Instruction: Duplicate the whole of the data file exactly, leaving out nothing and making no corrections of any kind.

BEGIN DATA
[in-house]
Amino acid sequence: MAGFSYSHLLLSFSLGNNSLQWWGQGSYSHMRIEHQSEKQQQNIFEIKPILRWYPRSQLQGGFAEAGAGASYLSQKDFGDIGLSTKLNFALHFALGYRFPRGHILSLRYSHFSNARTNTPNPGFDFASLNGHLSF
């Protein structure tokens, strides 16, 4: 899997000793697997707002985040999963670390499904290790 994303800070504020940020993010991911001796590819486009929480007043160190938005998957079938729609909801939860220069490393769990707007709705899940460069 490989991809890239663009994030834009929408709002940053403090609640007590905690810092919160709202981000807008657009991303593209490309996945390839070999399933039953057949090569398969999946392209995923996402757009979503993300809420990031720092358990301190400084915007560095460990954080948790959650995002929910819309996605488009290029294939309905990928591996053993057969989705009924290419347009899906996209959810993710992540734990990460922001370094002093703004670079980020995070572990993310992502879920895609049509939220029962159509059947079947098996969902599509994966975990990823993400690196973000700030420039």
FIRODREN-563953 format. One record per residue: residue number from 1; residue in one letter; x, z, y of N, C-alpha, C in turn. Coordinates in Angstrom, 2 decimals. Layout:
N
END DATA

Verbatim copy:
[in-house]
Amino acid sequence: MAGFSYSHLLLSFSLGNNSLQWWGQGSYSHMRIEHQSEKQQQNIFEIKPILRWYPRSQLQGGFAEAGAGASYLSQKDFGDIGLSTKLNFALHFALGYRFPRGHILSLRYSHFSNARTNTPNPGFDFASLNGHLSF
């Protein structure tokens, strides 16, 4: 899997000793697997707002985040999963670390499904290790 994303800070504020940020993010991911001796590819486009929480007043160190938005998957079938729609909801939860220069490393769990707007709705899940460069 490989991809890239663009994030834009929408709002940053403090609640007590905690810092919160709202981000807008657009991303593209490309996945390839070999399933039953057949090569398969999946392209995923996402757009979503993300809420990031720092358990301190400084915007560095460990954080948790959650995002929910819309996605488009290029294939309905990928591996053993057969989705009924290419347009899906996209959810993710992540734990990460922001370094002093703004670079980020995070572990993310992502879920895609049509939220029962159509059947079947098996969902599509994966975990990823993400690196973000700030420039």
FIRODREN-563953 format. One record per residue: residue number from 1; residue in one letter; x, z, y of N, C-alpha, C in turn. Coordinates in Angstrom, 2 decimals. Layout:
N